The Unprofitable Valley Or: Why So Much Stuff Is Mediocre


Originally written in July 2010, at the ripe old age of 29

The short­com­ings of lan­guage and bar­ri­ers to con­sumer knowl­edge have divorced value from price, and cre­ated an unprof­itable val­ley that traps and kills many good prod­ucts, ser­vices, and inno­va­tions to keep the sta­tus quo a sea of mediocrity.

Ever try to find a good mechanic for your car? A good painter for your house? A good repair­man for your sax­o­phone? Chances are that if you have, you have found it dif­fi­cult to find some­one who will do the job right, and price is not always an indi­ca­tor of good quality.

How is this pos­si­ble? What is the fail­ure in the sys­tem that allows this to hap­pen? Well, I’ve spent more than a few years climb­ing the lad­der in the trade of sax­o­phone repair (where I still have far to go) think­ing about this prob­lem, and I believe I may have an answer.

First, let’s quickly explore a sim­i­lar phe­nom­ena called the Uncanny Val­ley that can help us under­stand the Unprof­itable Val­ley– and which is also where I got the idea for the name of this dol­drums of business.

The Uncanny Val­ley, accord­ing to wikipedia, states “that as a robot is made more human­like in its appear­ance and motion, the emo­tional response from a human being to the robot will become increas­ingly pos­i­tive and empathic, until a point is reached beyond which the response quickly becomes that of strong revul­sion. How­ever, as the appear­ance and motion con­tinue to become less dis­tin­guish­able from a human being, the emo­tional response becomes pos­i­tive once more and approaches human-to-human empa­thy levels.”

In other words, a stick fig­ure is cool. So is a car­toon, a stuffed ani­mal. But when you reach a cer­tain level of human­like looks with­out actu­ally being exactly human­like, the reac­tion is revul­sion. Like, check out this bad boy:

This is terrible.

Super gross, right? Its just human enough to be dis­turbing and unsettling, but not human enough to be accepted. Had they made it a pen­guin or a school mascot type of deal, it wouldn’t have been a prob­lem.

So here is the Uncanny Val­ley visu­al­ized with a graph:

I believe that a sim­i­lar graph can be made with respect to busi­ness and it explains why medi­oc­rity pre­vails almost every­where you look.  As a ser­vice or prod­uct increases in qual­ity from bad to awe­some, shortly after sur­pass­ing the aver­age it hits a val­ley where the con­straints of the mar­ket make it an unprof­itable enter­prise until either inno­va­tion makes the qual­ity take less time/money than cur­rent means, or a rep­u­ta­tion for extreme awe­some­ness is acquired and the per­ceived value of the product/service is much greater than the competition.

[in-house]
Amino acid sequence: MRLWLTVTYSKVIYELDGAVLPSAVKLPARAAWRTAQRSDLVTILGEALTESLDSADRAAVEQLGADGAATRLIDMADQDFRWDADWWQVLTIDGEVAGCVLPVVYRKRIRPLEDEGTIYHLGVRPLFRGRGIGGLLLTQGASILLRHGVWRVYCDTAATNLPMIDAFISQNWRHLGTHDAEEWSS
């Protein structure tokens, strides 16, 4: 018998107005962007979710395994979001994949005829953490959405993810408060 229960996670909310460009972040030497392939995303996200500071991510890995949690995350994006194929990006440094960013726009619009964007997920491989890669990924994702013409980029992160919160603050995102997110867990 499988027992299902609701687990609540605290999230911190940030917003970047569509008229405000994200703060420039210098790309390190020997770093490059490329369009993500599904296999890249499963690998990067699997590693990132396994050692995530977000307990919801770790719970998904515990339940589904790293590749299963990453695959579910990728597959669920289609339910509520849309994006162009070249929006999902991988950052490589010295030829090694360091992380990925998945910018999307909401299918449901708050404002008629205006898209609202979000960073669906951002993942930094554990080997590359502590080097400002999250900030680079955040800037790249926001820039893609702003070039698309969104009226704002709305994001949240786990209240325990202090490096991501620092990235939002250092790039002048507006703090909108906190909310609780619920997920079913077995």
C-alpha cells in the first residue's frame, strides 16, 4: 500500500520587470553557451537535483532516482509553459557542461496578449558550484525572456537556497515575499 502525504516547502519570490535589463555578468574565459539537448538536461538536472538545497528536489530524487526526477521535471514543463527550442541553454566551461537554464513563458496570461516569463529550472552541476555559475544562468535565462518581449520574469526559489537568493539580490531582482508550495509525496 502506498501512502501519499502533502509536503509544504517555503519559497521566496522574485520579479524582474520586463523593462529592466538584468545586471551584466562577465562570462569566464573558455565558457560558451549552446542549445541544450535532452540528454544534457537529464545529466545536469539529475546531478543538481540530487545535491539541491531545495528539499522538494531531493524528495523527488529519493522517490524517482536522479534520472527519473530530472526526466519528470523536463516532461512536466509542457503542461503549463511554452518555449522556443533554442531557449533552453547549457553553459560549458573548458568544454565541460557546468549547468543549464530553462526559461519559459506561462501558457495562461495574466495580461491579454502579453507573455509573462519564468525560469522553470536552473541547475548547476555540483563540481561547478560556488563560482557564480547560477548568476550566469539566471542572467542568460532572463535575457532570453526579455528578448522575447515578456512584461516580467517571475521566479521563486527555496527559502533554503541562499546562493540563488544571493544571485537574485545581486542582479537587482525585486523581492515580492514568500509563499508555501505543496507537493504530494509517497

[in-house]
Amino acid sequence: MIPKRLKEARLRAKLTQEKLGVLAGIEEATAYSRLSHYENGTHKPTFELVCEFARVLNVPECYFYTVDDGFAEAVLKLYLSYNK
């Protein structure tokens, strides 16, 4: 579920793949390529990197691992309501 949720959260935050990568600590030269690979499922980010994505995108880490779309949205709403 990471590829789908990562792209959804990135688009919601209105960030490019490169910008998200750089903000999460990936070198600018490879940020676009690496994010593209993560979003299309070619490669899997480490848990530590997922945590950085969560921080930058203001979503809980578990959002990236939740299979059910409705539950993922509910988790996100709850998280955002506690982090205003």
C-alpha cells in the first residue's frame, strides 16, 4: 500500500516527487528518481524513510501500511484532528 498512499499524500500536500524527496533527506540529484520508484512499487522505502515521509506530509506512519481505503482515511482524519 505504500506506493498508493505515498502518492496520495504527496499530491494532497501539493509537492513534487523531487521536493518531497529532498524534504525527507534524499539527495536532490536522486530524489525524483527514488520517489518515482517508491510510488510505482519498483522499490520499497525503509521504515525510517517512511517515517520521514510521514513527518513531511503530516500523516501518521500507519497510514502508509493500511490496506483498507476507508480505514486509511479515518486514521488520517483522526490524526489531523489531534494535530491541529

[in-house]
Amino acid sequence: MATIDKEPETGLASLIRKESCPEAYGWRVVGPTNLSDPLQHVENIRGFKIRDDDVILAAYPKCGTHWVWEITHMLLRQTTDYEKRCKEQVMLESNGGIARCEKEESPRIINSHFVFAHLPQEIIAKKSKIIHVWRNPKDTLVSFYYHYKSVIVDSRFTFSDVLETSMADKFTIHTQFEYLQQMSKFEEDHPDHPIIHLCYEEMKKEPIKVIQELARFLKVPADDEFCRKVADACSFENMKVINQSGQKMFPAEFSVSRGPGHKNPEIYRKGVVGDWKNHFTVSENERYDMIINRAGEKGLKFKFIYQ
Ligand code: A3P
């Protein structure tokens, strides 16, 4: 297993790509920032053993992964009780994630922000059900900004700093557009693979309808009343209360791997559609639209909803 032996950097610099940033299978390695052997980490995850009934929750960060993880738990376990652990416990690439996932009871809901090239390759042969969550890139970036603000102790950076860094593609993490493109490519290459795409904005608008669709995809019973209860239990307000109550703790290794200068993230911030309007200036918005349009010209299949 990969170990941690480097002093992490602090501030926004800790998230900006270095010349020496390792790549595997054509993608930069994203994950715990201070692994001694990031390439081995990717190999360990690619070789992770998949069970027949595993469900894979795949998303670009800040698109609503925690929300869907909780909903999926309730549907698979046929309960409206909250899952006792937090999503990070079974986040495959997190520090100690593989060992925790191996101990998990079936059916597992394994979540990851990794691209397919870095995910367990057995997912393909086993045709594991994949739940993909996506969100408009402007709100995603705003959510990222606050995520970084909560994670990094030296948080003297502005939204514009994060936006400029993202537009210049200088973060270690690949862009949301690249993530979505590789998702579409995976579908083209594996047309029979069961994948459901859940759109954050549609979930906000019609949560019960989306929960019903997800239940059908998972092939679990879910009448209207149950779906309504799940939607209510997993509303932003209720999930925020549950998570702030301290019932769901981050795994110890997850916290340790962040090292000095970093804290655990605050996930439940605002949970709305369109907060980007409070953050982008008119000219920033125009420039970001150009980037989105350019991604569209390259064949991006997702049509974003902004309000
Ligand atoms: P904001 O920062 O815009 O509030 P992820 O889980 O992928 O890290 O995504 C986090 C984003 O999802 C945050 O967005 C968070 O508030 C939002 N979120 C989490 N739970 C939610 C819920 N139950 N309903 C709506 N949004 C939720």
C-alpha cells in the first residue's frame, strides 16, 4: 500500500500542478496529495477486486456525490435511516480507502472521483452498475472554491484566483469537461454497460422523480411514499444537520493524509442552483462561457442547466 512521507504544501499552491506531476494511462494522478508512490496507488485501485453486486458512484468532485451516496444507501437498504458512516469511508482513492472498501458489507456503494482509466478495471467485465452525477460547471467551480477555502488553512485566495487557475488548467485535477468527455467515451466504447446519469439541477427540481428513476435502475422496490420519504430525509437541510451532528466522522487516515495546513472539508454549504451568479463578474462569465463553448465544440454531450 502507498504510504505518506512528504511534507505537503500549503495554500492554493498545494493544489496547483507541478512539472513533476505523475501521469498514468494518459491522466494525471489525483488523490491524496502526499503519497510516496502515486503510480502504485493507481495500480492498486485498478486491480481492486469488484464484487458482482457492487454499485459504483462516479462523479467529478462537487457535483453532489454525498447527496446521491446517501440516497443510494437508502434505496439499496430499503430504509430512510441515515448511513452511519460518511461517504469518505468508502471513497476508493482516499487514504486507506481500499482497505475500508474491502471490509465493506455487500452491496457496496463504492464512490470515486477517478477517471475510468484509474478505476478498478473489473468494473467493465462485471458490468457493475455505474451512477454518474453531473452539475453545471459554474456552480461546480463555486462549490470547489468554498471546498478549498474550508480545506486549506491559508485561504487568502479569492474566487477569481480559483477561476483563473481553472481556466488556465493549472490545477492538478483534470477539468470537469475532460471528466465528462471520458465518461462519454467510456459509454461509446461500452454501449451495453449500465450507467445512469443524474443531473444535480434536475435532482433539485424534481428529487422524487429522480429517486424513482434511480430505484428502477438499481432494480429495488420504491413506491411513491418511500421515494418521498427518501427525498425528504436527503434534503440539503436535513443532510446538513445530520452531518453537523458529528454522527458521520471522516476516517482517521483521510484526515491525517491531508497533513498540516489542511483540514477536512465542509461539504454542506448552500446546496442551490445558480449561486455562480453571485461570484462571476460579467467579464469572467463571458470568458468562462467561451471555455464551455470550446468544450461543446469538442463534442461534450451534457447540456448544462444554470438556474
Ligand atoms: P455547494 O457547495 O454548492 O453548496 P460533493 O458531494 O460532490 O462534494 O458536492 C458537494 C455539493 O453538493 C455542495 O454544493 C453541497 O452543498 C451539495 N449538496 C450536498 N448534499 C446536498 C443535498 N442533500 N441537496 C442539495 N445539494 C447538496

I call this prob­lem the Unprof­itable Val­ley. Walk with me, and lets see if we can make it up mediocre moun­tain, through unprof­itable val­ley, and into the rar­i­fied air of the specialist.

I spent hours in photoshop making this graph look hand-drawn, and boy are the results worth it.

In most areas of craft and some areas of prod­uct, there is no stan­dards board or eas­ily quan­tifi­able way to com­pare ser­vices– for instance, what one auto mechanic calls a tuneup will be com­pletely dif­fer­ent from what another mechanic calls a tuneup– yet, both are com­pet­ing on price because the word is shared.

If mechanic A does twice as much stuff as mechanic B and his prices are higher but both of their ser­vices are the Oil Change and Tuneup, it is unlikely the aver­age inex­pert con­sumer dri­ving by is going to know or want to com­pare spe­cific ser­vices within the offered pro­ce­dure and find out what they mean and what work they entail. Like that “check PCV valve” offered with your oil change. Sounds great, right? Super scary name, sounds com­pli­cated. In actu­al­ity it is an extremely easy thing to do– you dis­con­nect a hose and put your fin­ger over it while the car is idling. If you feel suc­tion, great, the PCV valve works. If not, pop in a new one– they cost a few dollars.

With all these mechanics in town, should be super easy to find a good one, right?

So did you get your PCV valve checked dur­ing your last oil change? If so, you’ve just paid for some­thing you could have eas­ily done your­self in about 2 min­utes because the lan­guage used to rep­re­sent the work sounds like some­thing you should pay to get done– and just com­pletely divorced the value of the work from the price you pay for it… sucker!